But Will's not expecting the past to catch up with him. He's not expecting ghosts from his past to visit him in the elevator. In a modern, tragic twist on A Christmas Carol, Long Way Down explores how it feels to lose a loved one. And how it feels to lose your way, even when you've never been more certain about the path you're about to take.

Written in verse, the text is short. Fitting, since the entire book takes place during a 60-second elevator ride. The verse is visceral, infused with emotion. It's expertly crafted to pack a huge punch into a small number of words.

Here's a sample from page 37:

ANAGRAM

is when you take a word
and rearrange the letters
to make another word. 

And sometimes the words
are still somehow connected
ex: CANOE = OCEAN. 

Same letters, 
different words, 
somehow still make 
sense together, 

like brothers. 

This is a book that makes it clear how easy it can be to fall into a cycle of violence, even if it's the last thing you ever thought you'd do.

And (no spoilers) THAT ENDING, FOLKS. I need everyone to read this book so we can talk about that ending.

I would hand this to teens who devour Ellen Hopkins or who like books about modern issues like The Hate U Give by Angie Thomas or Lockdown by Walter Dean Myers.

Long Way Down by Jason Reynolds. Grades 7+ Atheneum, Oct. 2017. 320 pages. Review copy provided by my local library.

Monday, November 20, 2017

The Thanksgiving Myth and #NotYourPrincess

I'm still working on figuring out what to do about Thanksgiving books. If you're not familiar with the Thanksgiving myth and the harm it does, I'd start with Debbie Reese's posts about Thanksgiving (linked to my favorite and there are more linked on the left side of her page). Reading While White has also thought about Thanksgiving and offered resources on updating your Thanksgiving displays.

My library still has a large collection of books that perpetuate the Thanksgiving myth. When we looked into withdrawing them, we realized it would leave us with about 10 titles. And there's not a lot to replace them in the holiday section, particularly for young children. So, we're still working on figuring out what to do.

One thing I know I can do is focus on Native American voices during the month of November. One of my catalog display lists focuses on Native American authors (it scrolls - there are more than just four books that rotate through!):


And speaking of Native American authors, I want to make sure you know about this book for your library:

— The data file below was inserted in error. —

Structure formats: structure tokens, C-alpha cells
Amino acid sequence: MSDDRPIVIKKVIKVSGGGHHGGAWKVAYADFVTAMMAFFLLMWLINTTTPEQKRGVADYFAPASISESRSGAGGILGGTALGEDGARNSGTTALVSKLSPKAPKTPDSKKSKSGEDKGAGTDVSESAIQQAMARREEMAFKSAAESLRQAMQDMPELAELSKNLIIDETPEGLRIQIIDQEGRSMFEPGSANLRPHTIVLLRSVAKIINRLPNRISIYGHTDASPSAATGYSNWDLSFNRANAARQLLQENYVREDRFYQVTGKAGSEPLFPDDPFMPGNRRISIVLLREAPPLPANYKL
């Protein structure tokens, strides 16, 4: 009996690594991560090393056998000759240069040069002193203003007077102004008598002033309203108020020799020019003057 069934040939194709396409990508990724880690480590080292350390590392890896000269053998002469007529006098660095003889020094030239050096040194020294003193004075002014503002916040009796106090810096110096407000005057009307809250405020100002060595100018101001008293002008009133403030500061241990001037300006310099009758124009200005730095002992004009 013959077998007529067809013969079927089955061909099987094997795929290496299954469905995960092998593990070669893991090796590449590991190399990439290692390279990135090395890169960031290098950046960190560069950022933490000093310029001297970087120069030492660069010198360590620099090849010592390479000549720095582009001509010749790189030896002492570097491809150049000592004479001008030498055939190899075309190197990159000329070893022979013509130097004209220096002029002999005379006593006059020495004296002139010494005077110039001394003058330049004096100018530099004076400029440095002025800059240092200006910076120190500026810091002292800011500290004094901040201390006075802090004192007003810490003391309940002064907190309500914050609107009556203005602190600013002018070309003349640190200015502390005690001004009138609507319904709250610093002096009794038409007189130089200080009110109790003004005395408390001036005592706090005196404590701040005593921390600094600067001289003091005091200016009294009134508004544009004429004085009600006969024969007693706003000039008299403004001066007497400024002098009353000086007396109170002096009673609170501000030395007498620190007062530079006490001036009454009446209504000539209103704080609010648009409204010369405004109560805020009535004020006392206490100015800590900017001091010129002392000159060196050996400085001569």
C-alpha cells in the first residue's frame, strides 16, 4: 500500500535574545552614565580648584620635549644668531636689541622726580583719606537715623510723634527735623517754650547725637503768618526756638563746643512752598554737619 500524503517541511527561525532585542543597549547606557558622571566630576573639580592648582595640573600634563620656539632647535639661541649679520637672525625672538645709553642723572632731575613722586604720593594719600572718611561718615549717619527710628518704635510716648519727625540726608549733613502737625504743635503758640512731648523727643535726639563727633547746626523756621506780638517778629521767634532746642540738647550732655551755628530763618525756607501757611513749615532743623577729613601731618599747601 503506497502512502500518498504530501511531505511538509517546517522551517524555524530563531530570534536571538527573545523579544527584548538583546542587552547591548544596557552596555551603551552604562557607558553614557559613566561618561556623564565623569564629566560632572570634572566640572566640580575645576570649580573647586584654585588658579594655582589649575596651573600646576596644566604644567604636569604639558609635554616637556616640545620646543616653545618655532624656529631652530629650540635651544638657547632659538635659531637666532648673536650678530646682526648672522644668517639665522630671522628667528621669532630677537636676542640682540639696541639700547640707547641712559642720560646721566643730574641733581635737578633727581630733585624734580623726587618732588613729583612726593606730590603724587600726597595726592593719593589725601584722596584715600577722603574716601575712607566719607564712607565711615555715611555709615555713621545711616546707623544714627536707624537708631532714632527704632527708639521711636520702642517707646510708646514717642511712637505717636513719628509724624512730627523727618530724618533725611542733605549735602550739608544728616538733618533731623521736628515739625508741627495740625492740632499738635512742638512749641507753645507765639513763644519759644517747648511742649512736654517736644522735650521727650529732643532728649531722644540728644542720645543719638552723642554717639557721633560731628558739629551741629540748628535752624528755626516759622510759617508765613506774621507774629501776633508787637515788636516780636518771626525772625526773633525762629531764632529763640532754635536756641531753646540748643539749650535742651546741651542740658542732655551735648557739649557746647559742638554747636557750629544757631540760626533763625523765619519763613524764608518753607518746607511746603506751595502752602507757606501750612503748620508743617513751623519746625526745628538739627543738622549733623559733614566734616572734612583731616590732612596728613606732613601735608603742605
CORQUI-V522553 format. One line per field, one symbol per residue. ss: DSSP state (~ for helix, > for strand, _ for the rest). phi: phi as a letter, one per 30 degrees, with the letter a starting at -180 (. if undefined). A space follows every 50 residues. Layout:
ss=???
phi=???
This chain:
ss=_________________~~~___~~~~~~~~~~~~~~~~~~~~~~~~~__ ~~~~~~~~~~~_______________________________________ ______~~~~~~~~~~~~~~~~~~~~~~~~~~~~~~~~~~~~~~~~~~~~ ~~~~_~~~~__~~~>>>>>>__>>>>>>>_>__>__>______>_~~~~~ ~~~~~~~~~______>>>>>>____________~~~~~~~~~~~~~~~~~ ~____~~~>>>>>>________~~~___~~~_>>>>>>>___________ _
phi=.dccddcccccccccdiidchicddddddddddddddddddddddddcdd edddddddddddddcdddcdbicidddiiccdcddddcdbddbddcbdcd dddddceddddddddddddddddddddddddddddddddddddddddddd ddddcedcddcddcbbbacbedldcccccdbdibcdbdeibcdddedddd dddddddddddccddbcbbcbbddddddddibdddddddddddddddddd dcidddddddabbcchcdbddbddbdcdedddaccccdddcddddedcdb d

#NotYourPrincess: Voices of Native American Women edited by Lisa Charleyboy and Mary Beth Leatherdale is a powerful collection of writing and art. The collection includes poetry, essays, paintings, photography, and commentary from a wide range of Native American women. Topics run the gamut from identity to fashion to sexual abuse to sports. 

Essays address "the invisible Indian" from a young lady who doesn't "look Indian" and is made to feel out of place for that or the continuing pain felt by families who were forced into the residential Indian schools. A powerful poem "The Things We Taught Our Daughters" talks about allowing a cycle of violence against women to continue because "We don't call the police on our own." 

These women use expressive language and images to get their points of view across in a paucity of words. This book packs a lot of bang for its buck. One passage that stuck with me is from "The Invisible Indians" by Shelby Lisk (Mohawk). She's speaking of white people who want to learn about Native Americans: 

"They want buckskin and war paint, drumming, songs in languages they can't understand recorded for them, but with English subtitles of course. They want educated, well-spoken, but not too smart. Christian, well-behaved, never questioning. They want to learn the history of the people, but not the ones who are here now, waving signs in their faces, asking them for clean drinking water, asking them why their women are going missing, asking them why their land is being ruined."
This book truly has the potential to change minds, but we've got to give it to our teens. Now. The format of the book is that large format nonfiction, which can be a hard sell with teens. But it's worth the effort of pressing it into their hands. Maybe sell it as a magazine-style book instead of what can appear to be a picture-book format. The colorful spreads and varied, interesting formats do resemble a magazine's content.

Do what you need to do to get this book and put it into the hands of teen (and adult) readers.

#NotYourPrincess: Voices of Native American Women edited by Lisa Charleyboy and Mary Beth Leatherdale. Grades 8+ and adult crossover. Annick Press, September 2017. 103 pages. Review copy provided by my local library.